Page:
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Domestic Work 1937

 All week she's cleaned
someone else's house,
stared down her own face
in the shine of copper--
bottomed pots, polished
wood, toilets she'd pull
the lid to--that look saying

Let's make a change, girl.
But Sunday mornings are hers-- church clothes starched and hanging, a record spinning on the console, the whole house dancing.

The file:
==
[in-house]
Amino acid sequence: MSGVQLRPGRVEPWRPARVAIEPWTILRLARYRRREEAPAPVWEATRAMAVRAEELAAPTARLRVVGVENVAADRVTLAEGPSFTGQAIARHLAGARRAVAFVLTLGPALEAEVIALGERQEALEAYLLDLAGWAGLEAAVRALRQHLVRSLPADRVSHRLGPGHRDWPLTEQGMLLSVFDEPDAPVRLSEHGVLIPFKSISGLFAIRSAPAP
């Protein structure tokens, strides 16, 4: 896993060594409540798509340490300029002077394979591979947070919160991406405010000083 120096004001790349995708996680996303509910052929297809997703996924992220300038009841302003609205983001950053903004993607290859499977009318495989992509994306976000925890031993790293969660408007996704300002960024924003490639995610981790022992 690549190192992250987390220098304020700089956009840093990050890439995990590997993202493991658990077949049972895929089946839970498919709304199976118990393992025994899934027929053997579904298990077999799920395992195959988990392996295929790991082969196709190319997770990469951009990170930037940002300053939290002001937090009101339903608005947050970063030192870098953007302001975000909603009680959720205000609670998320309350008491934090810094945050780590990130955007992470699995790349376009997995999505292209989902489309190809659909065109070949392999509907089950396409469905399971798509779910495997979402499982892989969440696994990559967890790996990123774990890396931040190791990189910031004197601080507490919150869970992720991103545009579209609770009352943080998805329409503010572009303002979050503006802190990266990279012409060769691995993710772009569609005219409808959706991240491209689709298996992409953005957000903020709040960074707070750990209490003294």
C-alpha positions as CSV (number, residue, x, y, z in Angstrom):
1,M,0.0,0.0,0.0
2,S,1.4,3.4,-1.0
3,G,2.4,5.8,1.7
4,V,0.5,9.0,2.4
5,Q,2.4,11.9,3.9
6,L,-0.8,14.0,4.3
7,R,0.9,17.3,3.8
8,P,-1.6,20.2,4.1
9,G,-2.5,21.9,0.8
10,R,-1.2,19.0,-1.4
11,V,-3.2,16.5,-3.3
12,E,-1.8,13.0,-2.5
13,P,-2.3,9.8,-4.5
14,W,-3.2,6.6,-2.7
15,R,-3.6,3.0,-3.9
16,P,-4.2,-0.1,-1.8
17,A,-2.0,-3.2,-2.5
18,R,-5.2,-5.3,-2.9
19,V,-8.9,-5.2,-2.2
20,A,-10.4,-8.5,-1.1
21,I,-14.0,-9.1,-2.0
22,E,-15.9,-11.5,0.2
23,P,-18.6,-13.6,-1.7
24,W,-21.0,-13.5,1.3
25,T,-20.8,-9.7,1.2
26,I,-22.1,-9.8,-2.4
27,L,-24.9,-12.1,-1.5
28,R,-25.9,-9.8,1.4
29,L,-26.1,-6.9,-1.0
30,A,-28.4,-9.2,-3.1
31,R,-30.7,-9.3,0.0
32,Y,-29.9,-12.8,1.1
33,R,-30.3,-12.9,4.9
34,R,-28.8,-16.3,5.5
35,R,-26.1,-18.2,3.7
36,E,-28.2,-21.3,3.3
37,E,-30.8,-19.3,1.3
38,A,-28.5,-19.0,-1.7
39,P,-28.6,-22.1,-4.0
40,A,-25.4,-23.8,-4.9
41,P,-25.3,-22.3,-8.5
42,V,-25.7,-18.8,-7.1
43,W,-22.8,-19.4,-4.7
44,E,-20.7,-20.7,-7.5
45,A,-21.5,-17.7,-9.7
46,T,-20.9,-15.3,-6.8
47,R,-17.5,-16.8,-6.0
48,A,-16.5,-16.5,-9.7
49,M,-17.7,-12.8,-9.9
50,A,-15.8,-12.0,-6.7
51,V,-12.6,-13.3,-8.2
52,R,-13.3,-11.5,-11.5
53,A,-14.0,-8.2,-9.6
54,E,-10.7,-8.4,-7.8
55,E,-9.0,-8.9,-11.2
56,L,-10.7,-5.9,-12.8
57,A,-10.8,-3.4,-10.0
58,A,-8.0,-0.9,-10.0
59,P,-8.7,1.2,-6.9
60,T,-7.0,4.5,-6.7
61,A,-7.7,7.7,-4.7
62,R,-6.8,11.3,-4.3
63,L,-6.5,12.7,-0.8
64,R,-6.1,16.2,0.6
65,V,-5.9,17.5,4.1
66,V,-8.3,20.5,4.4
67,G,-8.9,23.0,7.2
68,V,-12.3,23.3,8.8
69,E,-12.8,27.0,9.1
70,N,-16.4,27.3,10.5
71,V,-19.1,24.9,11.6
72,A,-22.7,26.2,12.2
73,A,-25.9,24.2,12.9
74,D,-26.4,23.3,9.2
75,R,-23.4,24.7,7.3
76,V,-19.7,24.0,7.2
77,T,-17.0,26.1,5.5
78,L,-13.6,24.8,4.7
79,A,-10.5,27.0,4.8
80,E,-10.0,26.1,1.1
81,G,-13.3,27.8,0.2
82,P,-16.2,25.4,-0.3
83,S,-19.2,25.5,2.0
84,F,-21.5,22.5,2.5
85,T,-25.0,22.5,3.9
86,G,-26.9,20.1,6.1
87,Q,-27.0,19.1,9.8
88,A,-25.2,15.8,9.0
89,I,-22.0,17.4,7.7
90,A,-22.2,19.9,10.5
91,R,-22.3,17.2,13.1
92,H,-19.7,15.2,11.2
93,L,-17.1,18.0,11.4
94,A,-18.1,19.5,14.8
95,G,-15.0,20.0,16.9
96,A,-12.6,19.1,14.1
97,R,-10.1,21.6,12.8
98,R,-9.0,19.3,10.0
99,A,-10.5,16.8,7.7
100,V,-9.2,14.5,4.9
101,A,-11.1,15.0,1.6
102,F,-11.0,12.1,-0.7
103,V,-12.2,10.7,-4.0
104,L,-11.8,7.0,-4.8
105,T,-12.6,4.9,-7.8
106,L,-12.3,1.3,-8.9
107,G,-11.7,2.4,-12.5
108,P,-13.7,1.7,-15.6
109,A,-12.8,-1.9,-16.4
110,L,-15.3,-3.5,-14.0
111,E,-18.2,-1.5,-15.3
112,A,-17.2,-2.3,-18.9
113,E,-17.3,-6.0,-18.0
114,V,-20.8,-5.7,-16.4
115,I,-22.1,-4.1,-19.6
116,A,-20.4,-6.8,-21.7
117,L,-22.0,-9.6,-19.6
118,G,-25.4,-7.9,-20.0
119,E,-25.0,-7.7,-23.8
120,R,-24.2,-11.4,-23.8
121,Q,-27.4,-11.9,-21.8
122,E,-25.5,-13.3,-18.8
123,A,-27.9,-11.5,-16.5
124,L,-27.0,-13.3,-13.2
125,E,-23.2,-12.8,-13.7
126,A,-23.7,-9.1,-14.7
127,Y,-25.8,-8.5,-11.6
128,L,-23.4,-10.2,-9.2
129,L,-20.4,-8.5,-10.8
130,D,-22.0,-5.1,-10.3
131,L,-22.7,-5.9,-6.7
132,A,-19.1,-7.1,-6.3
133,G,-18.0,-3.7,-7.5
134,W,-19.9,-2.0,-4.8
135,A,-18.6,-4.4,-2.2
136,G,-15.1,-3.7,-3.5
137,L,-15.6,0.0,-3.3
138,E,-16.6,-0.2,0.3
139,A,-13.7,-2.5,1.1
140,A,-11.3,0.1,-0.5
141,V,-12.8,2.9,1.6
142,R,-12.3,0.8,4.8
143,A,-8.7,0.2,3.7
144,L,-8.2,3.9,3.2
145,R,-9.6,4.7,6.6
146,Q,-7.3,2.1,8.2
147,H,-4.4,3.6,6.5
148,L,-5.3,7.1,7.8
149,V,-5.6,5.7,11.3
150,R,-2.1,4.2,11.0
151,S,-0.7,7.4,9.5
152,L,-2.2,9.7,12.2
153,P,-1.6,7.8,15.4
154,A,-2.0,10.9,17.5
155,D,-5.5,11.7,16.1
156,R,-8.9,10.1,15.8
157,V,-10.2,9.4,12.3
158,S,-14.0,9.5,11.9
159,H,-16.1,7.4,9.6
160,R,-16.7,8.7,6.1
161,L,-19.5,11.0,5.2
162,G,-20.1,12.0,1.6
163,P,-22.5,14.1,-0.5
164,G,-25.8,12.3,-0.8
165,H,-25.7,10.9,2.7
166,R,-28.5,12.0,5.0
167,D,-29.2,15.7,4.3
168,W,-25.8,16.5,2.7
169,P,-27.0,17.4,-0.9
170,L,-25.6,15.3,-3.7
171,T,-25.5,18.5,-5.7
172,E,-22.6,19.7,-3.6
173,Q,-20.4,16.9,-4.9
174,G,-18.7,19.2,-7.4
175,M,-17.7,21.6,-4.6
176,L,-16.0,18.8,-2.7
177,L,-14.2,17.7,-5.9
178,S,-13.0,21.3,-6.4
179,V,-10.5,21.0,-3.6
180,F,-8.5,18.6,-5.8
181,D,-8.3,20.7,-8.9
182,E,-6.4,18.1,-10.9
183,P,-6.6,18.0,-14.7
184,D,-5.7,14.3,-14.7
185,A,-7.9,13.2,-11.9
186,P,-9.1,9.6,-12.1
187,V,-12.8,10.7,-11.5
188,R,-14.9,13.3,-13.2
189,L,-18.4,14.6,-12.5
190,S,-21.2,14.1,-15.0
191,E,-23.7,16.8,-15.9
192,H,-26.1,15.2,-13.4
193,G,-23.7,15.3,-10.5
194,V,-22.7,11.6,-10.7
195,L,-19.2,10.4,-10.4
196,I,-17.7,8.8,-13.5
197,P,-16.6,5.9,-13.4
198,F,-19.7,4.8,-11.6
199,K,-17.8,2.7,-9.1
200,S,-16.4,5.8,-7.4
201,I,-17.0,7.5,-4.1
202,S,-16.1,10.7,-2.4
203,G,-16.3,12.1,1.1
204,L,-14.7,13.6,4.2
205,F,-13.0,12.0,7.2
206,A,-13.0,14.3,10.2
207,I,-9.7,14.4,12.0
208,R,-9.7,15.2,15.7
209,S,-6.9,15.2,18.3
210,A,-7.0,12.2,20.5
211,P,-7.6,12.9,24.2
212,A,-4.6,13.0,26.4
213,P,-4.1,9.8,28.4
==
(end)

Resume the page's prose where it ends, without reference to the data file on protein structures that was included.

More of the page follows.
She raises the shades, washes the rooms in light, buckets of water, Octagon soap.
Cleanliness is next to godliness .
.
.
Windows and doors flung wide, curtains two-stepping forward and back, neck bones bumping in the pot, a choir of clothes clapping on the line.
Nearer my God to Thee .
.
.
She beats time on the rugs, blows dust from the broom like dandelion spores, each one a wish for something better.

by Natasha Trethewey
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